The Longest Day

One of the first posts I wrote when I started this blog almost 16 years ago touched upon the treatment options that were available for MS patients, and how the one I chose kicked my ass. 

I didn’t start off with the Apheresis treatments until I several years after the onset of my symptoms, but I did get Cytoxan infusions, which is a chemo drug, less than a year after I was diagnosed. For a period of about twelve years, I endured one lost weekend a month where I couldn’t plan or schedule anything because I couldn’t get out of bed. When when the opportunity arose to switch to a drug called Ocrevus, I jumped at it because I only had to get that infused every six months and welcomed the opportunity to reduce my trips to Zombieland from twelve times a year to two. 

I don’t remember how I felt after my first Ocrevus infusion, and every time I was scheduled for the next one, I couldn’t remember what to expect. Maybe that sounds odd, but when you are on a monthly routine you know the drill like the back of your hand. For instance, when I get the plasma transfer and steroids, I know I will want to sleep as soon as I get home, and day two will be hell because I will be racked with hiccups from the steroids all day long, and those take a toll.  Sometime time during day three, I’ll start feeling normal again. 

I’ve been on the Ocrevus for three years now, and every time a treatment is upcoming, I have the vague notion it won’t be bad as the Cytoxan, but never seem to remember what to expect. Well, yesterday was Ocrevus day, and I suspect I won’t forget what to expect the next time.

Fatigue was the main issue yesterday because that always happens with the plasma transfer. I took a nap when I got home because I was exhausted but stayed as up as late as I could afterwards, fearing I wouldn’t be able to fall asleep or would wake up at the crack of dawn. Silly me.

After getting up twice during the night to pee from all the fluids I was given, I opened my eyes sometime later feeling like my body was aflame with fever. I glanced at the clock thinking, and hoping, dawn was about to break and was chagrined to see it was only 3:30AM. 

So, it’s 3:30, I am hot as hell and my body feels like a limp dishrag. I want nothing more than to roll over and go back to sleep, but sleep doesn’t come. I am obsessing over how tired I feel and know that hoping sleep will soon come is a pipe dream. Everyone in the house is still asleep, so I toss and turn for about an hour before I give up and get out of bed, thinking that maybe if I am up and about for a bit it will tire me out and I’ll be able to go back to sleep. 

Part of the reason for posting this is because I have nothing else to do, and to document what to expect the next time: crushing fatigue, flu like symptoms without the fever, but alert and aware enough not to be able to stay in bed and sleep all day. By the time 7:00 AM had rolled around, I had already been up for over three hours, had read my morning papers on-line, played a few computer games, chatted with a friend, and sat in my rocking chair wondering what the hell I was going to do with the rest the day. I decided to crawl back into bed and was fortunately able to snooze on and off for a couple of hours.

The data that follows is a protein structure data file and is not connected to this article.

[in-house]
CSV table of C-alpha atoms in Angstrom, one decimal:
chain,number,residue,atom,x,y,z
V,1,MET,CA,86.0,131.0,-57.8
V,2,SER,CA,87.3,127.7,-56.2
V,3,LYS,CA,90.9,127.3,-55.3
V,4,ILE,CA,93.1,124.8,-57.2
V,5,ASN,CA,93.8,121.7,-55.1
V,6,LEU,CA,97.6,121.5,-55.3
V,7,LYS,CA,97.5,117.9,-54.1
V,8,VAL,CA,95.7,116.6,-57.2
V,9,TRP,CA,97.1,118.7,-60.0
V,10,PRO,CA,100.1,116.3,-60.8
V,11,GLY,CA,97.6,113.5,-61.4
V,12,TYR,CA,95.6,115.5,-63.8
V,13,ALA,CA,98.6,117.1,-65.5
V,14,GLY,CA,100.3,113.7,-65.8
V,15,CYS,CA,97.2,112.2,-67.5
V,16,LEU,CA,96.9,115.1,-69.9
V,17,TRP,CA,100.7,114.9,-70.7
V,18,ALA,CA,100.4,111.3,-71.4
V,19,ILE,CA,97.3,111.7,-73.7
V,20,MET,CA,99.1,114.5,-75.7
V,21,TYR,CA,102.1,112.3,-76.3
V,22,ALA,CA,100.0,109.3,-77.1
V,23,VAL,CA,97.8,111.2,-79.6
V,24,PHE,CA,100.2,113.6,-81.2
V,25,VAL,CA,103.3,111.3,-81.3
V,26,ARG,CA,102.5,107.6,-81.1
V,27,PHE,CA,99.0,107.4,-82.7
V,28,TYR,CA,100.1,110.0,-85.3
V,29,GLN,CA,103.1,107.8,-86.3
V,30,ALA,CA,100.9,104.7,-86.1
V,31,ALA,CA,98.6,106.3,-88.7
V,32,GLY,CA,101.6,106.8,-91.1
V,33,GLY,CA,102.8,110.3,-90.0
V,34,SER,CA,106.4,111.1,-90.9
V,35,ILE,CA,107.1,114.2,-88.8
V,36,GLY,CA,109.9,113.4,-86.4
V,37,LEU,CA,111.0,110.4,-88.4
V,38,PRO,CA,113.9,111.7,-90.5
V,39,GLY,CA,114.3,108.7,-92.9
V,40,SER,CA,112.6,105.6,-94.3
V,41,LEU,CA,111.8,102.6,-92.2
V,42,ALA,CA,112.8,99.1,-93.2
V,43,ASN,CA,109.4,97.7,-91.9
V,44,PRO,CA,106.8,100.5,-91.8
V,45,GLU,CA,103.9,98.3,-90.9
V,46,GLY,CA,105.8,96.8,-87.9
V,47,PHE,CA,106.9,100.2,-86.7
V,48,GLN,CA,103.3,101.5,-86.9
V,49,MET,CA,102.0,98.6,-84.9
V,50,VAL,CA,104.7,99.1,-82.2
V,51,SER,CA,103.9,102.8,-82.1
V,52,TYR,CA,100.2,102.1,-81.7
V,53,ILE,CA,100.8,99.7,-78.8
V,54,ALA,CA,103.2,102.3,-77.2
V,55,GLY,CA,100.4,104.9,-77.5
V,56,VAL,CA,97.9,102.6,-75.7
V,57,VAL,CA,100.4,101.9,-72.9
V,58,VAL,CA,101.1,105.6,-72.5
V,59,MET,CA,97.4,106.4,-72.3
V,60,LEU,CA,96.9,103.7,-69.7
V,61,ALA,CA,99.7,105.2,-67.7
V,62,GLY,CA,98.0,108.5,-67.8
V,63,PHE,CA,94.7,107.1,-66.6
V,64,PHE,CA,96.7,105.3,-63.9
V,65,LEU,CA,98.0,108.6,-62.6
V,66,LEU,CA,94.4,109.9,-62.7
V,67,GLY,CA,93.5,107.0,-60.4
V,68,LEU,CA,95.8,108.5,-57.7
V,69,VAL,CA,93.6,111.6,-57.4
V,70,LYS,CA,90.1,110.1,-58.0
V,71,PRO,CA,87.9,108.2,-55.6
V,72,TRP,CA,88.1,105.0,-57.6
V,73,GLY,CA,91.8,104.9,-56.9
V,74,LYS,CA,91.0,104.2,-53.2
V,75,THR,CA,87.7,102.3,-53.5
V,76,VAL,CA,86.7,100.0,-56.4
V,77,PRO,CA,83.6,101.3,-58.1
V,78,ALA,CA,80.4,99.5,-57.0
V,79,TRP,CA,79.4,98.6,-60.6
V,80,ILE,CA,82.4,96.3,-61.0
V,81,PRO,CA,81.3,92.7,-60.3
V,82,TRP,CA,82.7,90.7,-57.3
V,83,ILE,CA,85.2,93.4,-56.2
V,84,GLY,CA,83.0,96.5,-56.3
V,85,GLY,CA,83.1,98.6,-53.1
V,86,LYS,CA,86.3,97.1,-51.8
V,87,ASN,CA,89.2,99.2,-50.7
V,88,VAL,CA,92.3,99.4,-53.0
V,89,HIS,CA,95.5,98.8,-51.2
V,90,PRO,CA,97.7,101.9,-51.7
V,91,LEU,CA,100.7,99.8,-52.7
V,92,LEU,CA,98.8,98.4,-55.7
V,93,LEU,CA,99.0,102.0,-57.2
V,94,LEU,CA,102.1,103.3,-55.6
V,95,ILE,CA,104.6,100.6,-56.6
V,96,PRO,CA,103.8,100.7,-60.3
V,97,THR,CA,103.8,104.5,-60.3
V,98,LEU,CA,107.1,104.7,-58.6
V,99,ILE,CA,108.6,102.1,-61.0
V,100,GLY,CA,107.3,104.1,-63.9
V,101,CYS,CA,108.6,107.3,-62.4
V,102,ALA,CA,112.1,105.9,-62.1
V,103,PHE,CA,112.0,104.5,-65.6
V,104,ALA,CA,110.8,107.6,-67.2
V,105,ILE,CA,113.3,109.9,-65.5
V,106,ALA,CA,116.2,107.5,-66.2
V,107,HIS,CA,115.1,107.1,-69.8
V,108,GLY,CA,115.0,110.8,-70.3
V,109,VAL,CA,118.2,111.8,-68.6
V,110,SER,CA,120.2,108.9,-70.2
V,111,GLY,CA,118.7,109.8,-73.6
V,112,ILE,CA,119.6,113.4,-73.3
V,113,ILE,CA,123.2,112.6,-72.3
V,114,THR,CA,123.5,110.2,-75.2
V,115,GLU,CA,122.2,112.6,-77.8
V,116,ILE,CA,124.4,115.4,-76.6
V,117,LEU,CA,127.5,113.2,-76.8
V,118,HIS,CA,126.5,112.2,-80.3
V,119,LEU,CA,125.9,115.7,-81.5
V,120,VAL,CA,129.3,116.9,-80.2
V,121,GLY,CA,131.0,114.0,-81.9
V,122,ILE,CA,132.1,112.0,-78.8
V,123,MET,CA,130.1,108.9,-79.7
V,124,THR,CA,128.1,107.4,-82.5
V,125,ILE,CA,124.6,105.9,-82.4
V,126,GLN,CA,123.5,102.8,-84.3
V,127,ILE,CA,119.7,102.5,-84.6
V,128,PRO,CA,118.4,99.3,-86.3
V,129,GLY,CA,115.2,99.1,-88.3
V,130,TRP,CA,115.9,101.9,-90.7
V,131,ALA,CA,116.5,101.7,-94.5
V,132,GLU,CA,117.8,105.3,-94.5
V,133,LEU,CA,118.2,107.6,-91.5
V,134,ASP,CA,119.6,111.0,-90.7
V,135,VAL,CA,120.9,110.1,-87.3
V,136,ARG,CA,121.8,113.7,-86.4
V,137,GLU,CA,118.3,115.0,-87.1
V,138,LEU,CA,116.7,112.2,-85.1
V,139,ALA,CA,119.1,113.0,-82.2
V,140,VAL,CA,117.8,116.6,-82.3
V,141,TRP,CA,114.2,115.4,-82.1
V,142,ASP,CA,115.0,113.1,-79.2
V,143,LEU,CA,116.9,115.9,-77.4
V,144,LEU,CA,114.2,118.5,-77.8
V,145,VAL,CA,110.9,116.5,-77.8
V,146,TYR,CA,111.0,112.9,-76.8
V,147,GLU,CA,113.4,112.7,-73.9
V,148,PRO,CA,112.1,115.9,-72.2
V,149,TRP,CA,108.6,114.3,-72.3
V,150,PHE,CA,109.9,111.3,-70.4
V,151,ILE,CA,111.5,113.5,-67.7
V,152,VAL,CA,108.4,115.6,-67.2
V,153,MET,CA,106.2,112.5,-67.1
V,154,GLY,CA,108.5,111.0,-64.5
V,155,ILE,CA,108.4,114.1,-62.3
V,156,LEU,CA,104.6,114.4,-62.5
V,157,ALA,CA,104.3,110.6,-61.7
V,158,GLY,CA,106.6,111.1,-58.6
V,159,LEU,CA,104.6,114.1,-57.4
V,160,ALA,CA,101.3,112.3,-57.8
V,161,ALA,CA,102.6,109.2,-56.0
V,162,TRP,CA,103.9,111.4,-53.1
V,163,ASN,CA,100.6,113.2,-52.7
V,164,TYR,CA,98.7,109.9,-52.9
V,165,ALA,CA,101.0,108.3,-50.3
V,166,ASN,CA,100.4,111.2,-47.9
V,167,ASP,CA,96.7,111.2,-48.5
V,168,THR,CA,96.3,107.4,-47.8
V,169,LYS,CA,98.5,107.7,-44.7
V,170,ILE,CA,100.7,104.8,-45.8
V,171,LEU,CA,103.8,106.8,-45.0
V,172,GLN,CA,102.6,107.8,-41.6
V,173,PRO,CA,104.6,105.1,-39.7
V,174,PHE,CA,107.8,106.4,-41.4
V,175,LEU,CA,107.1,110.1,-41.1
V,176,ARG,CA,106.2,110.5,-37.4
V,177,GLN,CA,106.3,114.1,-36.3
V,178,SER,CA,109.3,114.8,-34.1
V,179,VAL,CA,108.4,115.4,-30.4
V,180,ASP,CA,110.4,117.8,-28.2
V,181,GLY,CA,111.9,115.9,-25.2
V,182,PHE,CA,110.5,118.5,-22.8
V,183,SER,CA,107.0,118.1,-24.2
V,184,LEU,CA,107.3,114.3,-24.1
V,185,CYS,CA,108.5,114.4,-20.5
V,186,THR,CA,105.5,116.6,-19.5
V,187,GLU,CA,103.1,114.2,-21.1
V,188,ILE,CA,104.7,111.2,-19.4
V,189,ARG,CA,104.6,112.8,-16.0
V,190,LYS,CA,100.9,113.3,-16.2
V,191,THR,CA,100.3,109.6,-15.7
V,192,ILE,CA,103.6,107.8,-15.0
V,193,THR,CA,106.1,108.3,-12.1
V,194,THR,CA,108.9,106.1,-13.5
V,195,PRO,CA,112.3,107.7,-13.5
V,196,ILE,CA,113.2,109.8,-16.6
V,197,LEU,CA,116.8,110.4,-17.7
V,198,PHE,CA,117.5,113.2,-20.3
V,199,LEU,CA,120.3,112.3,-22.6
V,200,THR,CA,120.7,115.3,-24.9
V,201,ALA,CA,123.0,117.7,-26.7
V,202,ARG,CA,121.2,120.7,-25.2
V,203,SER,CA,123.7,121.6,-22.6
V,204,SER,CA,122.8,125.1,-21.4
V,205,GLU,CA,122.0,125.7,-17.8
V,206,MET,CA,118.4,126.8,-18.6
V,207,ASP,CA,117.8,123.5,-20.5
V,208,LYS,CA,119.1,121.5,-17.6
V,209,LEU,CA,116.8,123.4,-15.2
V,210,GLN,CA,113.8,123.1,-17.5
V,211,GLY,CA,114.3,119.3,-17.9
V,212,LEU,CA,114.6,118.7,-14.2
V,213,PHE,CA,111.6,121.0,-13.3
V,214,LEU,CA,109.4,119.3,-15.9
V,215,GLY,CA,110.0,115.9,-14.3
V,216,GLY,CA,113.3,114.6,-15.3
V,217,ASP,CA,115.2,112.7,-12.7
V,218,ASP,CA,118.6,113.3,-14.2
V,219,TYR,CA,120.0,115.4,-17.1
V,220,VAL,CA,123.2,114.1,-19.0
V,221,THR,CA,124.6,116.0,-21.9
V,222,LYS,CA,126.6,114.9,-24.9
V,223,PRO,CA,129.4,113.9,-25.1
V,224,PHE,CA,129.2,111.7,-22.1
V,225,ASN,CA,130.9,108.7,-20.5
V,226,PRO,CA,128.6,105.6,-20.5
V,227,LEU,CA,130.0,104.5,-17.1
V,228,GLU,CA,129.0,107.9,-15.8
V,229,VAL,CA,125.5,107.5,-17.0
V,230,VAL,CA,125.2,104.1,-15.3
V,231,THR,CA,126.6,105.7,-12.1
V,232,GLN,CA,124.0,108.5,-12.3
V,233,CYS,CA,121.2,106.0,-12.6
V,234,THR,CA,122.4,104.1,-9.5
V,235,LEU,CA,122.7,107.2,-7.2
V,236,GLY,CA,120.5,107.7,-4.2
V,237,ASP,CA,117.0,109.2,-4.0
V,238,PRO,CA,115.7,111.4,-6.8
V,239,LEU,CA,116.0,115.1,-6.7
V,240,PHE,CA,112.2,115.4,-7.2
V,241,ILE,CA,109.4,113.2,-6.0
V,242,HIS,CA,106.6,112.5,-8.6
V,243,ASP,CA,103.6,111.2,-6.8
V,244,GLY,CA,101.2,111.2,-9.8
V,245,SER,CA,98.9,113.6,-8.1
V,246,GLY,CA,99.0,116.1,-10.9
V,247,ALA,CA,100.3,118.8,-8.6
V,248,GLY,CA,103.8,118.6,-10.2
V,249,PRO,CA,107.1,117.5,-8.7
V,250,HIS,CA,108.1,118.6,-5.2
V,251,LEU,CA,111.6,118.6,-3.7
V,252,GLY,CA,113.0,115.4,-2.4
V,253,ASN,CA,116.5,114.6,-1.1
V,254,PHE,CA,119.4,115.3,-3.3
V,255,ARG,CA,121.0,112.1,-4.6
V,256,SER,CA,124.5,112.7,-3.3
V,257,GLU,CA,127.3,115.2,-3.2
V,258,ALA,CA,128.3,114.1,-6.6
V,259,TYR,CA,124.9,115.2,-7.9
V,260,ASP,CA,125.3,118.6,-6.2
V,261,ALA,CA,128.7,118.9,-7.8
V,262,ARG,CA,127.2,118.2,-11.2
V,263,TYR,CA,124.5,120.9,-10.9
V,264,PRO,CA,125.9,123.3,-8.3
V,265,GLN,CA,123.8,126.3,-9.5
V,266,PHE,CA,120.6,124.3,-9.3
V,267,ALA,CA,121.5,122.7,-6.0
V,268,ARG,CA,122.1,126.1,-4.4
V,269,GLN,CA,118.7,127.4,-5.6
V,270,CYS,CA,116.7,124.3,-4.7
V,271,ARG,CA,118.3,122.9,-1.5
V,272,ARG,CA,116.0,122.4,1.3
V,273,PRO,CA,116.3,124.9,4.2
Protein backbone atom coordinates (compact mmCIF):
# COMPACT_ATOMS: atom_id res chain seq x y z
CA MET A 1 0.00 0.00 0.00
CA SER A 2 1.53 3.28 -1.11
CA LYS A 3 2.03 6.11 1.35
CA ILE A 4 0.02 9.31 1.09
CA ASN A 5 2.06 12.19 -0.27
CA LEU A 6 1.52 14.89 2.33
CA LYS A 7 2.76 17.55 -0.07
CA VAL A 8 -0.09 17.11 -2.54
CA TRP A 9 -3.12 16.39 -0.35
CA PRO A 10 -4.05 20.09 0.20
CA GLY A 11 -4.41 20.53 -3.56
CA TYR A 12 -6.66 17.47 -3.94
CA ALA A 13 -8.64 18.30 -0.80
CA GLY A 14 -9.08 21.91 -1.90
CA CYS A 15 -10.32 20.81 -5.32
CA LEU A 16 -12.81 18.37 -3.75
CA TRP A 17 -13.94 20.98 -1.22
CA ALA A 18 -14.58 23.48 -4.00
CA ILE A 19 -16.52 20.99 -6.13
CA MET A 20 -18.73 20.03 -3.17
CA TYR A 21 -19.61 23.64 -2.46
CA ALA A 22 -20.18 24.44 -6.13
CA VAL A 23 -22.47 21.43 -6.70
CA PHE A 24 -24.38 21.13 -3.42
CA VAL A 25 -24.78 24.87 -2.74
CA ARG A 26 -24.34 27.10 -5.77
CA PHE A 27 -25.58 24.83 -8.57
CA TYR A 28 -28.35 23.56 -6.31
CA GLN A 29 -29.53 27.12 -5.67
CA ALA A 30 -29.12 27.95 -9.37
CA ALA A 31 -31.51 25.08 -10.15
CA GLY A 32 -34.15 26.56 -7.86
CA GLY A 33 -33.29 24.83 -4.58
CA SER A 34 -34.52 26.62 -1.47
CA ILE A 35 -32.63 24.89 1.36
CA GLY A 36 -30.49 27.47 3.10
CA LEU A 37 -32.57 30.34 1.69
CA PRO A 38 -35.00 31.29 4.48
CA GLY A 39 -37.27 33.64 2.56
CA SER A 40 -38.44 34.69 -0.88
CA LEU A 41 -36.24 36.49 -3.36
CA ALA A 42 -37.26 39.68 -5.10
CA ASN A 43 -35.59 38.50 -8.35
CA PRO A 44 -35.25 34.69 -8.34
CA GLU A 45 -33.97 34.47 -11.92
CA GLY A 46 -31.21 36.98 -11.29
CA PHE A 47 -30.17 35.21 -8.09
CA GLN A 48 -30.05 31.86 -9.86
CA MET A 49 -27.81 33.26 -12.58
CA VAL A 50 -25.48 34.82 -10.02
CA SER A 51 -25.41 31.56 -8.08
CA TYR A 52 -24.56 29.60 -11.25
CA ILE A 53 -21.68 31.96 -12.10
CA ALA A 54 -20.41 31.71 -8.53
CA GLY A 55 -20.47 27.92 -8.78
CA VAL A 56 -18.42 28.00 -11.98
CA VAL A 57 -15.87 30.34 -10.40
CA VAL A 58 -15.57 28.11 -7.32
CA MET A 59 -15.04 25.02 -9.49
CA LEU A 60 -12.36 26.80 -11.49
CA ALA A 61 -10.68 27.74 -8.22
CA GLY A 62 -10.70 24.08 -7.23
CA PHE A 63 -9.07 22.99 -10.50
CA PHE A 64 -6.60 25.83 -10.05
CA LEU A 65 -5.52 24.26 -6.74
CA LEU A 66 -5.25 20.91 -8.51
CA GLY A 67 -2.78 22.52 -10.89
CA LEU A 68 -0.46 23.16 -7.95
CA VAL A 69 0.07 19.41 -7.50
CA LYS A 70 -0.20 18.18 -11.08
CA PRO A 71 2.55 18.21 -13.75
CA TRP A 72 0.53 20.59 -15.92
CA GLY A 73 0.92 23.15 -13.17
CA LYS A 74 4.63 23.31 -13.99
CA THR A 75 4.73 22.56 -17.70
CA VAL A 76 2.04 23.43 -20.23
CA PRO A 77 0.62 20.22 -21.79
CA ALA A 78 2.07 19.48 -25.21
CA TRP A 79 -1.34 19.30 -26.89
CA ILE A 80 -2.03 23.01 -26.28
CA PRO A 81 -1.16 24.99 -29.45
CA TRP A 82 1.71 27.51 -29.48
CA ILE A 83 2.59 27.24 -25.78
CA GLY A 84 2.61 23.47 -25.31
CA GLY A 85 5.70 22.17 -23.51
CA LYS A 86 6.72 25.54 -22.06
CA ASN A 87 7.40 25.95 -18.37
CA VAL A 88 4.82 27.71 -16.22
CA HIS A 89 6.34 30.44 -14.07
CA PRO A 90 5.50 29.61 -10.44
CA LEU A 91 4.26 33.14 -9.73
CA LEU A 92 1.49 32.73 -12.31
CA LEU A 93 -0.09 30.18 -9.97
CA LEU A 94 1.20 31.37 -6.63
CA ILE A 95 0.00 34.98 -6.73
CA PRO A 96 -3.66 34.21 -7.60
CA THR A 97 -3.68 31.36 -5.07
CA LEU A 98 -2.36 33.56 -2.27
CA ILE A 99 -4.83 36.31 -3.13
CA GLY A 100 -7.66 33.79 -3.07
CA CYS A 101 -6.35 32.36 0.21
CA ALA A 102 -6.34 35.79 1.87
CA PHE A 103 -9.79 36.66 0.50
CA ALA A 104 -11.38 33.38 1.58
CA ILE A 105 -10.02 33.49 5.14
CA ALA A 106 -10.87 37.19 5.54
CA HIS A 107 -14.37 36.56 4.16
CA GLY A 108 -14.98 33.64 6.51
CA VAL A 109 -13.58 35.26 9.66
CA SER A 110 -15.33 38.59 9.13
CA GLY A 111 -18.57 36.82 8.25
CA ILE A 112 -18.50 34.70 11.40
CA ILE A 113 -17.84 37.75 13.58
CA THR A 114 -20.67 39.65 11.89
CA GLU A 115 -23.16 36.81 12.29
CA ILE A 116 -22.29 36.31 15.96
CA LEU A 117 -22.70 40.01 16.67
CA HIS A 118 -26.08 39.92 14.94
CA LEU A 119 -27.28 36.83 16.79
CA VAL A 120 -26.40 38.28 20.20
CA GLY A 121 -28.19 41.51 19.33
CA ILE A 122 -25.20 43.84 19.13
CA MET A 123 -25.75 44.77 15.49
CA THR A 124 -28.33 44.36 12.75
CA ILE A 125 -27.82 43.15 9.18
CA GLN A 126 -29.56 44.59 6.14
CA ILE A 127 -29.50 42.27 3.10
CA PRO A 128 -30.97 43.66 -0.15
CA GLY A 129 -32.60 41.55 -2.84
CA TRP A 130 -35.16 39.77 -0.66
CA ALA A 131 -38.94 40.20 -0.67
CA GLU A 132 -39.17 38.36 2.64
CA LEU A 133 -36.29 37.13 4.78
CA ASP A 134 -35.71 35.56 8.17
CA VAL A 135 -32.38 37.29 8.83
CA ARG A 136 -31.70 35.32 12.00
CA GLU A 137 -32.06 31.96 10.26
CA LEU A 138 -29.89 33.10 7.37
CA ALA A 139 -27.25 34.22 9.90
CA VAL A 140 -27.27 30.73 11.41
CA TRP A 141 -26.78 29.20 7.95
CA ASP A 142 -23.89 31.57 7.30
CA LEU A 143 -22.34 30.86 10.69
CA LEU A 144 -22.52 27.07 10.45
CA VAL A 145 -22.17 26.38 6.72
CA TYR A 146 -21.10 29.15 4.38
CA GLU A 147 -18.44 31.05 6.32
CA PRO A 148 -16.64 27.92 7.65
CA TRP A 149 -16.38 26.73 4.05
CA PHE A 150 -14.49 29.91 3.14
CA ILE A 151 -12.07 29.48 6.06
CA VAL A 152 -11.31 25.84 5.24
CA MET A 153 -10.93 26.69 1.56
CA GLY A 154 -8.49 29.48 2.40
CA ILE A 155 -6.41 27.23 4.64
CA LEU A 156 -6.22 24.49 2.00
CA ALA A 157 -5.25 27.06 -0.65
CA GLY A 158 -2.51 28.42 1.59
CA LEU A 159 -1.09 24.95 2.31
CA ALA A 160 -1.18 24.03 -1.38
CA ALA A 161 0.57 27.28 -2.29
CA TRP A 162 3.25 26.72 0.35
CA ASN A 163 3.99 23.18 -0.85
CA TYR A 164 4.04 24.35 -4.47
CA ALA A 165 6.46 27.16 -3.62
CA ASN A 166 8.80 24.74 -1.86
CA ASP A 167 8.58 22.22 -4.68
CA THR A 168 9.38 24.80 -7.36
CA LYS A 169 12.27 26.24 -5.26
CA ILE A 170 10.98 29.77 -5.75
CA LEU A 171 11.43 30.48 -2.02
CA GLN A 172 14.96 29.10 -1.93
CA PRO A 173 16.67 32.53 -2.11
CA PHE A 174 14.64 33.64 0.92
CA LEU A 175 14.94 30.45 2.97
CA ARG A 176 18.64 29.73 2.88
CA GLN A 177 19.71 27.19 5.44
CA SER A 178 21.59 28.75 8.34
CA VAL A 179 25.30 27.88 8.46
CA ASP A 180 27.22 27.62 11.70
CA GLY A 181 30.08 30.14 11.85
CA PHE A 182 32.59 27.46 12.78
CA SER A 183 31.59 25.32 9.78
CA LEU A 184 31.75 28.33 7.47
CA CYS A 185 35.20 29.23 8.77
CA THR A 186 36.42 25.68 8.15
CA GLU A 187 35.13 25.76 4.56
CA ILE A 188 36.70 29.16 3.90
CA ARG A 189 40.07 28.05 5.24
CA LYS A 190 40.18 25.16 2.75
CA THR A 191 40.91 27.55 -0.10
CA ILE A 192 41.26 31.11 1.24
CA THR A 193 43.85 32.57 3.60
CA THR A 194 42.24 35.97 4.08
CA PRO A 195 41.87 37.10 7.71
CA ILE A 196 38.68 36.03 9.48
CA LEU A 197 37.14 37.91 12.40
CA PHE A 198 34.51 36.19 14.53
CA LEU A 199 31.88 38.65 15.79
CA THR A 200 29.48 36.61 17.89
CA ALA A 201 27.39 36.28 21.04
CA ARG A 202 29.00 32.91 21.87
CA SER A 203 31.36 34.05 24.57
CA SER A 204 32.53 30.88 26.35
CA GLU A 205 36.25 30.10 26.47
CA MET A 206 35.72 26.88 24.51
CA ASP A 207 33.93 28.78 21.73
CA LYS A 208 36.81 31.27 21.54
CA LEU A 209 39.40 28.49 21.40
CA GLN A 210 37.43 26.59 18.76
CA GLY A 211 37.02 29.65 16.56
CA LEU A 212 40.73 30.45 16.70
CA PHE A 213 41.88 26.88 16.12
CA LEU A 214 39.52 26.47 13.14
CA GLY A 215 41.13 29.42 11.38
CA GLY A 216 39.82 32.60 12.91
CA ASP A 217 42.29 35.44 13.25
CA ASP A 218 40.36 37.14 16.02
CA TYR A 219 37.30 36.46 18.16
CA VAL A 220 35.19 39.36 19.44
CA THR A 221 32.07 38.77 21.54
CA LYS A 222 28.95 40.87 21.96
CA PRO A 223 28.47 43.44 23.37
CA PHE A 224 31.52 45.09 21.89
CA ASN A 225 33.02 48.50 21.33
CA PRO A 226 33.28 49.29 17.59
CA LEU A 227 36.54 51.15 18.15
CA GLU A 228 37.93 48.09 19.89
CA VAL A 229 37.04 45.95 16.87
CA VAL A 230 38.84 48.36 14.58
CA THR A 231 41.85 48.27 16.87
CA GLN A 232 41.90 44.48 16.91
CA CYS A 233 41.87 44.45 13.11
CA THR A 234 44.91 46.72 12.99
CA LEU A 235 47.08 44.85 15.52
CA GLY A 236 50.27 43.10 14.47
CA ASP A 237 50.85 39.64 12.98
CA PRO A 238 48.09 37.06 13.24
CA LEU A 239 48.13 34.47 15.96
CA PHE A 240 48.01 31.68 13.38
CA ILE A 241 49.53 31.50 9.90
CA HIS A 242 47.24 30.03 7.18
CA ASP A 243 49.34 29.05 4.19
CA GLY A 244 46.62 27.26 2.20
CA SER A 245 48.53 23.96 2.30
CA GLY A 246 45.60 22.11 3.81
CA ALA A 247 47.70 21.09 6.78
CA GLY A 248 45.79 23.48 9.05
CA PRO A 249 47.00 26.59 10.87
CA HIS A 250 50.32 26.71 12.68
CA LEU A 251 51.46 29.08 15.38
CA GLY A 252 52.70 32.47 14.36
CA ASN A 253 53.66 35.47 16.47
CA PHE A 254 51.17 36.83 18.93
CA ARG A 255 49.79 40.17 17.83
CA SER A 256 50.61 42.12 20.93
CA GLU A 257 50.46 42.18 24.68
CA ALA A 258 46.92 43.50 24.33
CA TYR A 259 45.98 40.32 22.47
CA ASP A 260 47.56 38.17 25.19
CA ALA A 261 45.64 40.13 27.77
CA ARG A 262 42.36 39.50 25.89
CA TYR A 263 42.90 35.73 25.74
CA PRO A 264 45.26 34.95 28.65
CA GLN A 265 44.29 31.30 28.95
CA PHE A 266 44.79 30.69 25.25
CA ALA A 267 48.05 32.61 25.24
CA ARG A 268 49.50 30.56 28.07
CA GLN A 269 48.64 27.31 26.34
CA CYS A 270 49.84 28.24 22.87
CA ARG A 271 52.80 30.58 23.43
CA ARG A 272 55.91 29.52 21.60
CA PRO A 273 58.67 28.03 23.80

Sucks, doesn’t it? Yet I still consider myself fortunate because I don’t suffer from one symptom that plagues most people with MS: pain. I was reminded of that fact chatting on-line with that overseas friend while I was waiting for the sun to come up. I figured this person was awake because their local time was five hours ahead of mine. The last time we chatted I learned this individual was recently diagnosed with MS and was in the process of receiving Avonex injections. I had nothing else to do, and reached out to see how things were going only to discover a world of hurt: muscle pain, stabbing backache and a headache that felt like a railroad spike is being pounded into their temples and skull. By comparison, I have nothing to complain about.

The lesson here for anyone who is recently diagnosed and is mulling treatment options is that you may have to try different things before you find what is right for you. If something isn’t working or the treatment is worse than the disease, change it. And if your doctor doesn’t listen, change doctors. Reach out to others with MS and ask questions and join a Facebook or on-line group if you don’t know anyone (there are plenty). Research all the options on the internet. Try to take some control over your fate, even though it is very difficult to do if you are suffering.

As for me, it’s a little later in the morning and I still hot as hell and feel like I have the flu but don’t have a fever. I am tired and so lethargic that getting out of a chair feels like an achievement, but I can’t sleep. The day is still very young, but all I want is for it to be over. I hate being bored, see how many hours are left in the day, and am pondering what I can do to pass the time.

I suppose I can suck on my vape pen for a while because feeling stoned is better than feeling like this, but that wouldn’t be the smartest thing I’ve ever done. Hopefully there will be something good to watch on demand, Netflix, Prime Video, Hulu, or the some of the other channels I have forgotten about. Otherwise, I will be clock watching.

Tick, tick, tick.

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